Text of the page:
Wood Lake, NE Marine Weather and Tide Forecast
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Marine Weather and Tide Forecast for Wood Lake, NE

April 23, 2024 1:29 PM CDT (18:29 UTC) Change Location
Sunrise 6:49 AM   Sunset 8:33 PM
Moonrise 7:38 PM   Moonset 5:31 AM 
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NOTE: Some of the data on this page has not been verified and should be used with that in mind. It may and occasionally will, be wrong. The tide reports are by xtide and are NOT FOR NAVIGATION.

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7 Day Forecast for Marine Location Near Wood Lake, NE
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Area Discussion for - North Platte, NE
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FXUS63 KLBF 231653 AFDLBF

Area Forecast Discussion National Weather Service North Platte NE 1153 AM CDT Tue Apr 23 2024

KEY MESSAGES

- Breezy at times today and again on Wednesday with isolated showers possible across portions of the area each night.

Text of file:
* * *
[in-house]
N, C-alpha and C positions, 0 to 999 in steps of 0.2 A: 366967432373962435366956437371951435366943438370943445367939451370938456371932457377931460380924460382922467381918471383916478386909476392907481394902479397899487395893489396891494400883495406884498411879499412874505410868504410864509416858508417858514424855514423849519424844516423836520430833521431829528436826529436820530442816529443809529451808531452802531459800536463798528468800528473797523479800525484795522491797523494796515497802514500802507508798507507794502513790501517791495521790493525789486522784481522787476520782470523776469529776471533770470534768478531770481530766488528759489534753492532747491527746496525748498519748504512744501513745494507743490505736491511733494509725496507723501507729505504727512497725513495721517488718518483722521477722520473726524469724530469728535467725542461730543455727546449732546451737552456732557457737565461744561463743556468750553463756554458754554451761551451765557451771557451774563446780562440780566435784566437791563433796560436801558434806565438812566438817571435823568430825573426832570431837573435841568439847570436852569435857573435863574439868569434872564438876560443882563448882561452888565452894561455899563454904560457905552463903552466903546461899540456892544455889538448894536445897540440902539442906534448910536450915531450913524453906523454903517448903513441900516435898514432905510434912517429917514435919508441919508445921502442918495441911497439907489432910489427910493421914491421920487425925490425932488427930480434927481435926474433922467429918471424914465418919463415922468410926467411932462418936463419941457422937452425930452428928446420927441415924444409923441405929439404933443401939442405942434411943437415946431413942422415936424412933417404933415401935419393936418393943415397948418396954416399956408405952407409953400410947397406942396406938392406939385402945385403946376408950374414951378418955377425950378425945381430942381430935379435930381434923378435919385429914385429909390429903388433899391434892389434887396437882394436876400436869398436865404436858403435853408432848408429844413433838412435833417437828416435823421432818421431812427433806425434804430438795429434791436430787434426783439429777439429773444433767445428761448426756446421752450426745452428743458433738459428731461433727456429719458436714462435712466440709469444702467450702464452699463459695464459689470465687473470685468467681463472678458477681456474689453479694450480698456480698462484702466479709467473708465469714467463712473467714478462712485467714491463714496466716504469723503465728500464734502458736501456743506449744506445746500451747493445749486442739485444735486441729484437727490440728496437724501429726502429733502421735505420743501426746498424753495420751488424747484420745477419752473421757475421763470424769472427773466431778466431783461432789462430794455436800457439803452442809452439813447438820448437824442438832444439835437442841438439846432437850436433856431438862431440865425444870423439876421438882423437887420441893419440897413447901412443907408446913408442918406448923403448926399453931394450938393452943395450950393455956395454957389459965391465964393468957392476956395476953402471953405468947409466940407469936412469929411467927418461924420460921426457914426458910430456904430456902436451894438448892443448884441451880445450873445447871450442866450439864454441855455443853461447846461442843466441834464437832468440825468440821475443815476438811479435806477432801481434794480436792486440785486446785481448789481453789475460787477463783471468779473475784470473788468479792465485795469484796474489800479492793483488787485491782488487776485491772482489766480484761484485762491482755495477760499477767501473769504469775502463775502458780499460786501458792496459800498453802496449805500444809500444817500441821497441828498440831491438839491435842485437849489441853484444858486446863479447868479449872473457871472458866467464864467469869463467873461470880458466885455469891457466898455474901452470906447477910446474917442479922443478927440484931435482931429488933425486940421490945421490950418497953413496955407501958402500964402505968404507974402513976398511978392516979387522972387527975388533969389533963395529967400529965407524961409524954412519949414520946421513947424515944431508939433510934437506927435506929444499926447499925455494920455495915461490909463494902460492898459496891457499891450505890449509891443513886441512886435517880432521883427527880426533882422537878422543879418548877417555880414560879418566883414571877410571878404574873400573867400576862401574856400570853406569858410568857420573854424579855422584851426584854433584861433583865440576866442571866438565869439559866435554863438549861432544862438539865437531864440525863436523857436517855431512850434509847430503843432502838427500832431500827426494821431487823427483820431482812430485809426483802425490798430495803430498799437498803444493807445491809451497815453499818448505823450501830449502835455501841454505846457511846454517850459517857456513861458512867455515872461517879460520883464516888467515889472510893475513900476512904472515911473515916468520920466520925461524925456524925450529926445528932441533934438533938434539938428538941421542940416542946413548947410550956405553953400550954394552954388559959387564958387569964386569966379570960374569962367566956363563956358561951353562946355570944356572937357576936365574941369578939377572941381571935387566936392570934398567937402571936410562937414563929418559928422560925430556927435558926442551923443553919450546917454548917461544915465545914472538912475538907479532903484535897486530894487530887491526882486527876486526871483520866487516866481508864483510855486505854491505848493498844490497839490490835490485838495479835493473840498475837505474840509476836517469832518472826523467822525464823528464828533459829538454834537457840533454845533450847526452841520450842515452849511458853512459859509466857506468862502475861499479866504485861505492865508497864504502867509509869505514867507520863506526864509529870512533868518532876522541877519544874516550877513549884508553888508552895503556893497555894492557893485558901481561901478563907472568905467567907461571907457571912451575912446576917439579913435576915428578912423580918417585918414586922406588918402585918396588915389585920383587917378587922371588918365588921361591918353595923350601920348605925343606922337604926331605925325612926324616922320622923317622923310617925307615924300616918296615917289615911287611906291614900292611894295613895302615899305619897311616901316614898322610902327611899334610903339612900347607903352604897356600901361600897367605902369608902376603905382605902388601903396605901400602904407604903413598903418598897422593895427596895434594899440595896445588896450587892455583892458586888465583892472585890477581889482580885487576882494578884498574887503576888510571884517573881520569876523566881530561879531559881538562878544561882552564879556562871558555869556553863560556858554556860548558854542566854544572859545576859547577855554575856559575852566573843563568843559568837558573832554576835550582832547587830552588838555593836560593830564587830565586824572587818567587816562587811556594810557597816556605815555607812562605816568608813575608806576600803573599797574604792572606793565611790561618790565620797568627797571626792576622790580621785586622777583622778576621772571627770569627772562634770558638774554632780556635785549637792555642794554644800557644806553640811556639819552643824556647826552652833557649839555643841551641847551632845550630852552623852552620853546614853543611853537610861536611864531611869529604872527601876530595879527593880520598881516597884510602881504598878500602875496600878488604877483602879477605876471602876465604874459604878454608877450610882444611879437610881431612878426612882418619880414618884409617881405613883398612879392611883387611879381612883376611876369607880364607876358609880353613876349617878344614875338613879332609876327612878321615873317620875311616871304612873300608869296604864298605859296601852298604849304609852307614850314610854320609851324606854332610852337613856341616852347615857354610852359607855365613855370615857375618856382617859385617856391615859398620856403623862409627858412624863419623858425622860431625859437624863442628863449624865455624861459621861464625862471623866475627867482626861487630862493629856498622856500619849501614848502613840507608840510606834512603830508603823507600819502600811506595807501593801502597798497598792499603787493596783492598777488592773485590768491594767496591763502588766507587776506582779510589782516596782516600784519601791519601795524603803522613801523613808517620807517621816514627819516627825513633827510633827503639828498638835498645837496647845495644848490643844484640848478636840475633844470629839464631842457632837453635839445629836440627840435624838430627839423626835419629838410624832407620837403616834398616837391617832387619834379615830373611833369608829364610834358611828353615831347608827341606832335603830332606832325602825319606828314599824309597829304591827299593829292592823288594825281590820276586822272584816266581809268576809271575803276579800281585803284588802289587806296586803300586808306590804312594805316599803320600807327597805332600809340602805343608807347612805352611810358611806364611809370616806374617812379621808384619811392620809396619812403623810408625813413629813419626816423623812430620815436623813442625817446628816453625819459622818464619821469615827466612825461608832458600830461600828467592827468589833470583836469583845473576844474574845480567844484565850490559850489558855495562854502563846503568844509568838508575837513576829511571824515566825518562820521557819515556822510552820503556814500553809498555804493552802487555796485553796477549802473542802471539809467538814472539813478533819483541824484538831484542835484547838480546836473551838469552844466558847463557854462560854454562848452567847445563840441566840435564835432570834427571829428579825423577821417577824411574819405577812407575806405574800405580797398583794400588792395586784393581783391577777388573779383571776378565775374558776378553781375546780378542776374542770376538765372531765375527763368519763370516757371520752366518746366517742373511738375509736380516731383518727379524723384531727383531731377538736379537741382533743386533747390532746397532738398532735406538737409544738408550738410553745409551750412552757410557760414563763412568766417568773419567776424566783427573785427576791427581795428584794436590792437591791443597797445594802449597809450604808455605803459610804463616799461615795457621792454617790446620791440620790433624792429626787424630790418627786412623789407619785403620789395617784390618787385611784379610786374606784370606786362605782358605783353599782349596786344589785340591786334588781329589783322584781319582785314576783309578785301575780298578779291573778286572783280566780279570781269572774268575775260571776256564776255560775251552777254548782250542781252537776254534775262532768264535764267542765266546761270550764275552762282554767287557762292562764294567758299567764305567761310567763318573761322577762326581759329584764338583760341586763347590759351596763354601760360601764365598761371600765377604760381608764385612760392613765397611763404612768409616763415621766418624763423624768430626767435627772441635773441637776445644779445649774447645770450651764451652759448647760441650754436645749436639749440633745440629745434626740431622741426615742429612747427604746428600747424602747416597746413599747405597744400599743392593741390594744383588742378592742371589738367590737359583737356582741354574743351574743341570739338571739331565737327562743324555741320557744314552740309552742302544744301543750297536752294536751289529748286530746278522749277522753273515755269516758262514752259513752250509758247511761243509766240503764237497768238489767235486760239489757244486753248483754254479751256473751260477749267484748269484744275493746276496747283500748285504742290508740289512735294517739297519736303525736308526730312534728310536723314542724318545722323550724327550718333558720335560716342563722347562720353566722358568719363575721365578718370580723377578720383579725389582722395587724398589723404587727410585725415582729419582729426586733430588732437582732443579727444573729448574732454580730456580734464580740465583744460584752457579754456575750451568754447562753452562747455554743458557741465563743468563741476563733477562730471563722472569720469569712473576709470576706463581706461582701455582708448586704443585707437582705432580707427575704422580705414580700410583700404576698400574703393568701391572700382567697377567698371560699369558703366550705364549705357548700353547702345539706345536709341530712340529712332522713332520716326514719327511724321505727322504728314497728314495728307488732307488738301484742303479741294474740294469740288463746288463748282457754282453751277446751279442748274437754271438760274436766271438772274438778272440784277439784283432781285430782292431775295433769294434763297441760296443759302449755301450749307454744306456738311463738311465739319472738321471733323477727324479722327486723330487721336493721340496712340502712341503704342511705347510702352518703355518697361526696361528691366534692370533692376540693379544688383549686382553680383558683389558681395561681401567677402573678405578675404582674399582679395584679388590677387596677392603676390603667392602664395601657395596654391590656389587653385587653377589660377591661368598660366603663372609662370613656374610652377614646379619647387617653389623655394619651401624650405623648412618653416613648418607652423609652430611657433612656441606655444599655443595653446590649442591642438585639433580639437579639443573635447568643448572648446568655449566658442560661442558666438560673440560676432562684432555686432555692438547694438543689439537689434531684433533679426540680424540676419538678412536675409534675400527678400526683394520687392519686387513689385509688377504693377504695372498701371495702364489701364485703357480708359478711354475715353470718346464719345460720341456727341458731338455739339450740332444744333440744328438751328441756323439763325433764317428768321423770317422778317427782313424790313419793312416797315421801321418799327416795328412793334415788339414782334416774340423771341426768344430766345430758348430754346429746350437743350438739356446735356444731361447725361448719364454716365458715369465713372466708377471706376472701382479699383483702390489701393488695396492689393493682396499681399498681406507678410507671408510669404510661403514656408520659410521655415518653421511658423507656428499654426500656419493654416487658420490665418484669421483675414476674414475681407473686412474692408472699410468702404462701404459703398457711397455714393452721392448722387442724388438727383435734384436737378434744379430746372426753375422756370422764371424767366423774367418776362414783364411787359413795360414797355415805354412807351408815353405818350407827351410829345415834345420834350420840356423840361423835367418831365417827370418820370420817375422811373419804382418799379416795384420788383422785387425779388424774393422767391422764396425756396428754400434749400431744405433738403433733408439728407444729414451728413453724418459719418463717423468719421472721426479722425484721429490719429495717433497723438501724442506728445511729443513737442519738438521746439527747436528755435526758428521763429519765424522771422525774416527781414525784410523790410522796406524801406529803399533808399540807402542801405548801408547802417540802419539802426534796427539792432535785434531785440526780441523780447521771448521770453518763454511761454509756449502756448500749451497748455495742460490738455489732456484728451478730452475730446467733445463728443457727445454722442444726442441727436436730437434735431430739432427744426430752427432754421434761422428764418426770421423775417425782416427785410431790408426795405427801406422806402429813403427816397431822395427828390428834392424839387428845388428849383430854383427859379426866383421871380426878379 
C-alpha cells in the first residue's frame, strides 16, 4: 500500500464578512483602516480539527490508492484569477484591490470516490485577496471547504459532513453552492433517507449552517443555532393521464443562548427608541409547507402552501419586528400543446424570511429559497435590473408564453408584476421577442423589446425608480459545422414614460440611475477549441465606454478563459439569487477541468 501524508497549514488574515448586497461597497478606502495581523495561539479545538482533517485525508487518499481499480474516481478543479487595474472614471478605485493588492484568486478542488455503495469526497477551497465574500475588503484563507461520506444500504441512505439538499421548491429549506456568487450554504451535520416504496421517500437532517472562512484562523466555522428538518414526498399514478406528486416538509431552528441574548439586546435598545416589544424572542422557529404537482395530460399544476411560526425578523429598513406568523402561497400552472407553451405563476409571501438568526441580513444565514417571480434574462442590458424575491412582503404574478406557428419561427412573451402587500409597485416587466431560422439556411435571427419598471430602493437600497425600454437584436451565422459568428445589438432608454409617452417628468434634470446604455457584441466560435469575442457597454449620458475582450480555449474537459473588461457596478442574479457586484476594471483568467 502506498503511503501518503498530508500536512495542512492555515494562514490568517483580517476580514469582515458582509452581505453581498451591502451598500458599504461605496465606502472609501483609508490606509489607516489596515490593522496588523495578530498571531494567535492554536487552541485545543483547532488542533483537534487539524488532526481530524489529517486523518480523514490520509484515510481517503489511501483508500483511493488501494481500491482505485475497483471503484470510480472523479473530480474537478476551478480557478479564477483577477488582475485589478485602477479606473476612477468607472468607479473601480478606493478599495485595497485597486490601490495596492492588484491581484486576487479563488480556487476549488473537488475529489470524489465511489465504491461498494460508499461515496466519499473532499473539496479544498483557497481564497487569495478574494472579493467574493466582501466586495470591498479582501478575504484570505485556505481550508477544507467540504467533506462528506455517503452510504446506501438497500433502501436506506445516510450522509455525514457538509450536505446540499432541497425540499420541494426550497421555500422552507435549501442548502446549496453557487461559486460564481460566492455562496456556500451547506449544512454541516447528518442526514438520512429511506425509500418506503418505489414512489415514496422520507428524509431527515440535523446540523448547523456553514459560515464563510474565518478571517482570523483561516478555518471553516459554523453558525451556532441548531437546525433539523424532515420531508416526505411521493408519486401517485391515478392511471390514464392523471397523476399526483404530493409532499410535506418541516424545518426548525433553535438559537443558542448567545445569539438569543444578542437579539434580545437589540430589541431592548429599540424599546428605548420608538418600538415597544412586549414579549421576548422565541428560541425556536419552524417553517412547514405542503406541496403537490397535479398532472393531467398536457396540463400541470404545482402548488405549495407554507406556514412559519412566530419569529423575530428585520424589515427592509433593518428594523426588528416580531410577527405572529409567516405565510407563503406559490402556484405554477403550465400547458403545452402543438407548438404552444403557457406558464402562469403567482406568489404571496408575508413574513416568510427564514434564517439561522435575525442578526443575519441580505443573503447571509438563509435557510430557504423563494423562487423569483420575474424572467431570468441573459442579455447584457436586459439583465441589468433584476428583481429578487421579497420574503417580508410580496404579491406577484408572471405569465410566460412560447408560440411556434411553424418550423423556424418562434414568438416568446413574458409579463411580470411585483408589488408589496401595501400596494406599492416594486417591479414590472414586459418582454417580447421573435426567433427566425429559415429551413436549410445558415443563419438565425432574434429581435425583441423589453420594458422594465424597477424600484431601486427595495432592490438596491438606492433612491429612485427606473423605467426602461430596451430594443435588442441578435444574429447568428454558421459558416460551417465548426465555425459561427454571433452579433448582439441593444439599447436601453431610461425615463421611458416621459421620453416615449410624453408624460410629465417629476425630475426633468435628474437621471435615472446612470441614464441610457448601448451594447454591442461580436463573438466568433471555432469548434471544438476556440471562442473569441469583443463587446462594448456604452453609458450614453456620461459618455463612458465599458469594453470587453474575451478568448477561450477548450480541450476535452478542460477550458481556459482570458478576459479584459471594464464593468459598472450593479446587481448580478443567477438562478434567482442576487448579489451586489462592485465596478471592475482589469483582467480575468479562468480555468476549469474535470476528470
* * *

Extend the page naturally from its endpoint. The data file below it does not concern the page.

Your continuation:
- Seasonal temperatures continue through the week with highs generally in the 60s to lower 70s, trending cooler for Saturday and Sunday.

- Unsettled weather conditions likely for Thursday into the weekend with multiple rounds of rain showers and thunderstorms. Widespread accumulating rain is likely (>70% chance for total rainfall of 0.50" or more) across western and north central Nebraska during this timeframe.

- A Marginal Risk (1/5) for isolated strong to severe thunderstorms capable of producing large hail and severe wind gusts exists across much of the area for Thursday. The severe threat for Friday into this weekend remains uncertain at this time.

SYNOPSIS
Issued at 400 AM CDT Tue Apr 23 2024